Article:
"So presenting the locks is kind of a problematic gesture saying that, OK, here's the locks, you could open them if you have the keys," and see the problem from the other side, he said. "It's a problem if you are from the second or third generation. We are dealing with the locks and their shadows."

One floor below in a solitary gallery called the Ghorfa, Ibrahim has reinstalled his ongoing project, “The State of Ishmael: Jus Sanguinis." The Latin term refers to citizenship laws determined by the nationality or "bloodline" of one or both parents.

The room is filled with imagined artifacts belonging to "The State of Ishmael" — a kind of alternative Palestine with founding documents and national iconography. The assemblage simultaneously draws upon and critiques the cultural reservoir and legal structures Zionists used to conceive Israel. 

Ibrahim first created his "state" in the Swiss town of Aargau less than 70 kilometers (43 miles) from Basel, where Theodor Herzl convened the first Zionist Congress in 1897. 

"I had a residency there in 2009, and it was clear to me that I want to do a project around the occupation. I wanted to occupy this beautiful Swiss town and call it Ishmael, who is from the Torah and Quran and known as the son of Haggar, who was kicked out of Palestine."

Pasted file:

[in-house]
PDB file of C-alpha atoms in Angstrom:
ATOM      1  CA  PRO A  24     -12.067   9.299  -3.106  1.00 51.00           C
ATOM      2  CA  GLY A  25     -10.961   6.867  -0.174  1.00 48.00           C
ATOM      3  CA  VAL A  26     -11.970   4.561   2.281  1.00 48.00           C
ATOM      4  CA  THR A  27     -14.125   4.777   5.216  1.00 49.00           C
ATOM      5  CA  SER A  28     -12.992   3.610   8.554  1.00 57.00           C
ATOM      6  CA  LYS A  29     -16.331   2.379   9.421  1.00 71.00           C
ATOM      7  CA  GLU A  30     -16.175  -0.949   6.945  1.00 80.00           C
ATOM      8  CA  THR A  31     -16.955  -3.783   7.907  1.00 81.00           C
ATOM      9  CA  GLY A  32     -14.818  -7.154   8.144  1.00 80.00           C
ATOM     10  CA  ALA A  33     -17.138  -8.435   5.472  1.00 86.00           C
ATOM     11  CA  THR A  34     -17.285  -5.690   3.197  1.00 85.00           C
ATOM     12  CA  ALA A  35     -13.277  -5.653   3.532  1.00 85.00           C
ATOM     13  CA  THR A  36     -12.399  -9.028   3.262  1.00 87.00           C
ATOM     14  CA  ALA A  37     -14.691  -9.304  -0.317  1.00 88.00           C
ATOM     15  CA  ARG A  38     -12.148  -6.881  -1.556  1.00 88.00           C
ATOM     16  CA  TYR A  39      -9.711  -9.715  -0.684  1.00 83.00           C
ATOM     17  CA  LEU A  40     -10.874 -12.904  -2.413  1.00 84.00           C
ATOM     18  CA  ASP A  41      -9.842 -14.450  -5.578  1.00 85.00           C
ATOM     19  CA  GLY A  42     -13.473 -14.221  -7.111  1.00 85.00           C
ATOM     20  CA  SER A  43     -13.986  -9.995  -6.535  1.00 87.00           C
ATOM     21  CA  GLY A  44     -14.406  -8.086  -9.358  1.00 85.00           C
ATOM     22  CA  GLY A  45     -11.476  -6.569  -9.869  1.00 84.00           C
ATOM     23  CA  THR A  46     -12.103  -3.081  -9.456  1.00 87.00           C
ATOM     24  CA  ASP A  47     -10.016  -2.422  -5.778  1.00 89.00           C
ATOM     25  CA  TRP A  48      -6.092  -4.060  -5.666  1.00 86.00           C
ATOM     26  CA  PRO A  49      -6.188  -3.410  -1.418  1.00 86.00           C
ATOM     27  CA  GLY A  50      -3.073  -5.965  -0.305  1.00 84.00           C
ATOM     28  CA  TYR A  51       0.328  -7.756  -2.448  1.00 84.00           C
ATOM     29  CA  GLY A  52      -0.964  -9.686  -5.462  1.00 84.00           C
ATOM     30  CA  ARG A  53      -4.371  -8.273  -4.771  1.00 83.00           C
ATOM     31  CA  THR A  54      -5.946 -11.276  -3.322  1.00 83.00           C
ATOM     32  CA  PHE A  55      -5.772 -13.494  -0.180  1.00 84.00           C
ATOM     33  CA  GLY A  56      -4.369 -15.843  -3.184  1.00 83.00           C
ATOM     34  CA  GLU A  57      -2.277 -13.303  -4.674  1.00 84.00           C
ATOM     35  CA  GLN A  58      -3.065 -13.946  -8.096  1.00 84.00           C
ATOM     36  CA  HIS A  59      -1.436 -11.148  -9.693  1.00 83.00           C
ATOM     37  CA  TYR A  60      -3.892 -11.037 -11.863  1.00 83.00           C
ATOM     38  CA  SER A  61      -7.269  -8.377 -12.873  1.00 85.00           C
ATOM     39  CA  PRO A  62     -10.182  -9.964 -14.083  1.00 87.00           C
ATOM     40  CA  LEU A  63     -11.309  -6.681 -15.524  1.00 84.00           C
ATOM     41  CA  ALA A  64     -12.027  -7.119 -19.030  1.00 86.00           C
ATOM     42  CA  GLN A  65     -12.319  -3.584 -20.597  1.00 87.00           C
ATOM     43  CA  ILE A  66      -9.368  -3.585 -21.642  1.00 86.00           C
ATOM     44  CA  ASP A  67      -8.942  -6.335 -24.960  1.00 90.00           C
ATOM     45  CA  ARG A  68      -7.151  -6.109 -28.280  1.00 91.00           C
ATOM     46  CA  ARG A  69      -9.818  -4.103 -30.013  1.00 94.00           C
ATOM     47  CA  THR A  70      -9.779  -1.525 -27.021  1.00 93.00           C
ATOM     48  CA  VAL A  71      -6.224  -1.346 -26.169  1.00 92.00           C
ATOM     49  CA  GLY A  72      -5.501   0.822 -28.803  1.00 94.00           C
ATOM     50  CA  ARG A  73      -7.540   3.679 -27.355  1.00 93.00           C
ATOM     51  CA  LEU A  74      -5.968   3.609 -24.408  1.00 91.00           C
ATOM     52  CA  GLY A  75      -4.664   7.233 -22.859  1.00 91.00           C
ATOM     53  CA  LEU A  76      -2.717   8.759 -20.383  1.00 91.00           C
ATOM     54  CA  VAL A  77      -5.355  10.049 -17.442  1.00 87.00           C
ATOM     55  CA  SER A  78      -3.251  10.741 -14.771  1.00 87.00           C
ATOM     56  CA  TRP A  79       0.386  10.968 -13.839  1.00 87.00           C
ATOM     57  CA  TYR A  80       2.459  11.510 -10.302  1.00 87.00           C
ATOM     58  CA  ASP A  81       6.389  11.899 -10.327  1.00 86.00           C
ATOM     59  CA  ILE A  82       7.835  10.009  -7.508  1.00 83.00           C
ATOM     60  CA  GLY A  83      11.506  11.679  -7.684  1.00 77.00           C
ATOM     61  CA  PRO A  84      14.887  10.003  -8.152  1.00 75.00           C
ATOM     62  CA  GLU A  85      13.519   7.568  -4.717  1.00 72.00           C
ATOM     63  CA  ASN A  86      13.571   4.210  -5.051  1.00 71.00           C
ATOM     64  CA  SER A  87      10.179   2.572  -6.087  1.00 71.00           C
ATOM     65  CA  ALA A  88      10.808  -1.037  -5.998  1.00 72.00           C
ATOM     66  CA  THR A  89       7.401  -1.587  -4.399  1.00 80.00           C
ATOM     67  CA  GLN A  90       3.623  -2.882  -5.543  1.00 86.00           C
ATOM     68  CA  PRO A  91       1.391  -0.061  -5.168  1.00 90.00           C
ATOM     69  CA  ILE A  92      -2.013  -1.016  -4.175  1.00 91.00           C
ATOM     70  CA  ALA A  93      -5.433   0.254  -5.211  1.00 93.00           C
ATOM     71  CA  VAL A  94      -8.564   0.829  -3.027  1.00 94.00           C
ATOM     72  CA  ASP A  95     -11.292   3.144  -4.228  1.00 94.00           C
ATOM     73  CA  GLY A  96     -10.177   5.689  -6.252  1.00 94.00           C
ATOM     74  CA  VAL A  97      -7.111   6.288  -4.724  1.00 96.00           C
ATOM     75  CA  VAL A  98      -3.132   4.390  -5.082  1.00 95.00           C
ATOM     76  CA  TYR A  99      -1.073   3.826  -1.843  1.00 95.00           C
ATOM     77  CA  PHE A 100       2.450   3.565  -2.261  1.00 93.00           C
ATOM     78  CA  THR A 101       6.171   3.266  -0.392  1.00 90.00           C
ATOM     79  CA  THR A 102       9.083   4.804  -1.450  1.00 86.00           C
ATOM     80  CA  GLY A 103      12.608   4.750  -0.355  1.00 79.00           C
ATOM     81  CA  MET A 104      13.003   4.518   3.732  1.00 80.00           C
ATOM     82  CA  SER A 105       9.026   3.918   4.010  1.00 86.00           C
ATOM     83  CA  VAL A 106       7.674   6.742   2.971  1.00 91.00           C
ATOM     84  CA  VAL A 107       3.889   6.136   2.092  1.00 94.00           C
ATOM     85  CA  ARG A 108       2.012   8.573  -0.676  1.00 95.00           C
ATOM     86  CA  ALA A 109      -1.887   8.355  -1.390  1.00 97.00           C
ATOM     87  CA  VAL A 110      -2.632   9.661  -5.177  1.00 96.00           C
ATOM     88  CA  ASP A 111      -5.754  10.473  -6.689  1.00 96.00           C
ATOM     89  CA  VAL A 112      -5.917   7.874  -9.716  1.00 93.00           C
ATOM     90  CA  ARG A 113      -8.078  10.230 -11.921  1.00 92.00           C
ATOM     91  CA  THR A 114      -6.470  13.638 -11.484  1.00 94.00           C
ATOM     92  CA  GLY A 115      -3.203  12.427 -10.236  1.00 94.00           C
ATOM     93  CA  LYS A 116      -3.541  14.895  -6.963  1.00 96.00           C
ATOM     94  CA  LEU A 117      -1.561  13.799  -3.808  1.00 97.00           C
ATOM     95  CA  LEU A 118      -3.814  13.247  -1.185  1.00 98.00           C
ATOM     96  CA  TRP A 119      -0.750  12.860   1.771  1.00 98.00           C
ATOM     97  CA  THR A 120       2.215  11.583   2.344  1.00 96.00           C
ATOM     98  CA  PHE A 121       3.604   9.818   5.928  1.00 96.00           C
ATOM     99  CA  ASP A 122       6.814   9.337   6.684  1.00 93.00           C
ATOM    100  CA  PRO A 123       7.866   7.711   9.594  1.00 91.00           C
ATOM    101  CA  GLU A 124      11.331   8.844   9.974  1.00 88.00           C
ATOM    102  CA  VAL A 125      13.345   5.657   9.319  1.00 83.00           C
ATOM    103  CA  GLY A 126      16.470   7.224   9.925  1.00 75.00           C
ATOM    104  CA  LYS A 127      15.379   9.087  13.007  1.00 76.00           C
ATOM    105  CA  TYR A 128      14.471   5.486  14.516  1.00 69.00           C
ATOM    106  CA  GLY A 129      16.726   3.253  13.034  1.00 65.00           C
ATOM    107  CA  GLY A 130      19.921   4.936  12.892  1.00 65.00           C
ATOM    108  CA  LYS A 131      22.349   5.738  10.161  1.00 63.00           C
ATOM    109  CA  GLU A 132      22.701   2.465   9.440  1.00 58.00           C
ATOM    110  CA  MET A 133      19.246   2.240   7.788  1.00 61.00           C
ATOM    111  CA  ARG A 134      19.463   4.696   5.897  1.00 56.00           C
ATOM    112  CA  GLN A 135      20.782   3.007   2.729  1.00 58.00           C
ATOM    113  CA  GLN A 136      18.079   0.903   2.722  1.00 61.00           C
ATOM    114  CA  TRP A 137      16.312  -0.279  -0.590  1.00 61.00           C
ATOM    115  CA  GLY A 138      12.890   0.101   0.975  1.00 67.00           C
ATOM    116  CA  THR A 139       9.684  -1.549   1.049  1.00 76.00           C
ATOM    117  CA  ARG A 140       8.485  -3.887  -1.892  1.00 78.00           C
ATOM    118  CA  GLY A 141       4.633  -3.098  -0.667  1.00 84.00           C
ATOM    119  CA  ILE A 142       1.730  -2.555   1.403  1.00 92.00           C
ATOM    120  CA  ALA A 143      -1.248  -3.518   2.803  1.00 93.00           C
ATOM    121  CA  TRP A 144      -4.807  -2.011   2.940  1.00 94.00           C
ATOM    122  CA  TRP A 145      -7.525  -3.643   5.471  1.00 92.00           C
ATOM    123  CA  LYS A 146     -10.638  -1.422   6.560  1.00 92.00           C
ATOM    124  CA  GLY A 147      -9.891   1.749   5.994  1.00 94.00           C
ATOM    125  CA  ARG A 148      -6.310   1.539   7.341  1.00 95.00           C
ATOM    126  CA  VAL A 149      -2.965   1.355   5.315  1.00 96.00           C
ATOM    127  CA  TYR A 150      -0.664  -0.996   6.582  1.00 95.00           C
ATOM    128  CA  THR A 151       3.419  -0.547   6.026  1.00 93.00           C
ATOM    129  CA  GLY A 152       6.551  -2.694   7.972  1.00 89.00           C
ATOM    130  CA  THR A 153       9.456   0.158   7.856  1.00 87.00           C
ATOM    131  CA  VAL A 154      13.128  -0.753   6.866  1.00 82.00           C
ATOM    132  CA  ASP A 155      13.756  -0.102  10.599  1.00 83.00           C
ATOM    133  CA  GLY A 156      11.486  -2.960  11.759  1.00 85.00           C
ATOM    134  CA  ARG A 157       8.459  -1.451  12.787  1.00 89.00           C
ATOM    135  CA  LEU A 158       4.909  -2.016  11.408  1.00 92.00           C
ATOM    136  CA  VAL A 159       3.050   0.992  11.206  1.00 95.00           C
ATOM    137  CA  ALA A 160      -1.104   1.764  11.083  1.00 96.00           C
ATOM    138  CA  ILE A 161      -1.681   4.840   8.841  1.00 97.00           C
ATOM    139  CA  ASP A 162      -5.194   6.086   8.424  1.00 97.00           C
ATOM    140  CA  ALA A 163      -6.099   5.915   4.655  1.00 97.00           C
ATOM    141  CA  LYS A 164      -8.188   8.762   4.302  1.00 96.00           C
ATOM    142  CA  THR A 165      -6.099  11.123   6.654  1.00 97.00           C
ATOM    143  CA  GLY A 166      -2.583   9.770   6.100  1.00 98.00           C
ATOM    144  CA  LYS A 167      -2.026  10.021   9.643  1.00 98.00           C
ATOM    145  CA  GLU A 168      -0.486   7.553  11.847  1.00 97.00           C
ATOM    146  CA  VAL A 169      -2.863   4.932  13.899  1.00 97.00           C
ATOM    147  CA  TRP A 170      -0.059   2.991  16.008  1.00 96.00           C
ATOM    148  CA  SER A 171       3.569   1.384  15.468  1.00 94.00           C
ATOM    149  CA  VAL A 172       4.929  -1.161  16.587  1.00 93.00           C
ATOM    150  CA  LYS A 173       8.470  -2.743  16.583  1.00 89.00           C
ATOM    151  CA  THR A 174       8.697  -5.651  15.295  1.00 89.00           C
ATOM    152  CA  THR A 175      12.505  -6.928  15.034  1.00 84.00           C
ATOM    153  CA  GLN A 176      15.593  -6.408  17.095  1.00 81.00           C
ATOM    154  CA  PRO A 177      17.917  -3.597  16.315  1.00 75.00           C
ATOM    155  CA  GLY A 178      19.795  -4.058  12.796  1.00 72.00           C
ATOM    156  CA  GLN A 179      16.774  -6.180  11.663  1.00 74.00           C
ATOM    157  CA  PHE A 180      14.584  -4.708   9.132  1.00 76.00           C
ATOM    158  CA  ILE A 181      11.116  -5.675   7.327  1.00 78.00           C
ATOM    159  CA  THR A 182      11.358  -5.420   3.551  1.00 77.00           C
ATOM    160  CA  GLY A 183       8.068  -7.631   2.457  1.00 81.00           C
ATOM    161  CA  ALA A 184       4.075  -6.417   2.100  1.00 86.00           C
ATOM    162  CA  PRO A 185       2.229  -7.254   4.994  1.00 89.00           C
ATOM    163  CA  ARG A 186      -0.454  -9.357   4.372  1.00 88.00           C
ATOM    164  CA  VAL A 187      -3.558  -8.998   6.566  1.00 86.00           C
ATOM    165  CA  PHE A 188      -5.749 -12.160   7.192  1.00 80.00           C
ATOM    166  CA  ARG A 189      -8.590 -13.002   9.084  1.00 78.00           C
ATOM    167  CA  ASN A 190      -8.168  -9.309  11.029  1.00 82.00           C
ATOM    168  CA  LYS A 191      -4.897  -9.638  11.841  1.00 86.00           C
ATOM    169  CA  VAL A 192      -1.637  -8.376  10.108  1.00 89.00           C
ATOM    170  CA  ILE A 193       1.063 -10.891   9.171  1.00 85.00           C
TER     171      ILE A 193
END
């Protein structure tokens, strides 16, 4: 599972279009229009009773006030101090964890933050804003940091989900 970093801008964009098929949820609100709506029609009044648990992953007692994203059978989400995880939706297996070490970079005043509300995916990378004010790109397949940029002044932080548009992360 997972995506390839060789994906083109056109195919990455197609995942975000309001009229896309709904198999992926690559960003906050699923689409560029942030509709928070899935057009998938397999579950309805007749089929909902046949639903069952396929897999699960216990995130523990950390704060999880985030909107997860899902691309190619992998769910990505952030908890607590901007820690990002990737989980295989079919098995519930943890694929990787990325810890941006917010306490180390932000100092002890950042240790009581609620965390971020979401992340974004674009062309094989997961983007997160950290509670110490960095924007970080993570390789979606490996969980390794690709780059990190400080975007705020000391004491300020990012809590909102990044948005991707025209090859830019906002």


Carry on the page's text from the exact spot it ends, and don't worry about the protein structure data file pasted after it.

Ishmael's Declaration of Independence is on display, its text similar to Israel's founding document. Critical word switches flip the concepts of the Zionist narrative. Jews and Jewish are replaced with Muslims and Muslim. Ishmael substitutes in for Israel. 

"The land of Ishmael is the birthplace of the Ishmaeli people. Here they first attained statehood, created cultural values of national and universal significance and gave the world the eternal ‘Book of Testimonials.’ After being forcibly exiled from their land, the people of Ishmael kept faith throughout their dispersion and never ceased to pray in the hope of freedom and return,” goes the text.

Ishmael's map is an outline of the Swiss canton of Aargau, with the names of destroyed Palestinian cities within its boundaries. 

"I took the ladybug symbol from the Swiss," said Ibrahim. "It looks so cute on their chocolates, but in these red and black colors and the way I designed the stencil, it becomes menacing and aggressive."

Ibrahim's Ishmael is more cautionary than aspirational. 

"Definitely, this is a horrible state to adopt; you have to be a Muslim to be accepted. You have to have a blood relation to the state to be able to become a citizen. It's really a racist country built on someone else's land."

Part of the exhibit is a workstation where visitors can fill out applications for Ishmaeli citizenship." 

The box is already filling up with completed forms.

As the current US/Israeli vision attempts to impose new contours of power and space on the region, Ibrahim's work offers timely questions of legitimacy and representation.

"Ultimately, this is not something that I can look at from outside," said Ibrahim. "It's something that is still going on and I don’t possess the privilege of being poetic about it. I need to use direct language and gestures."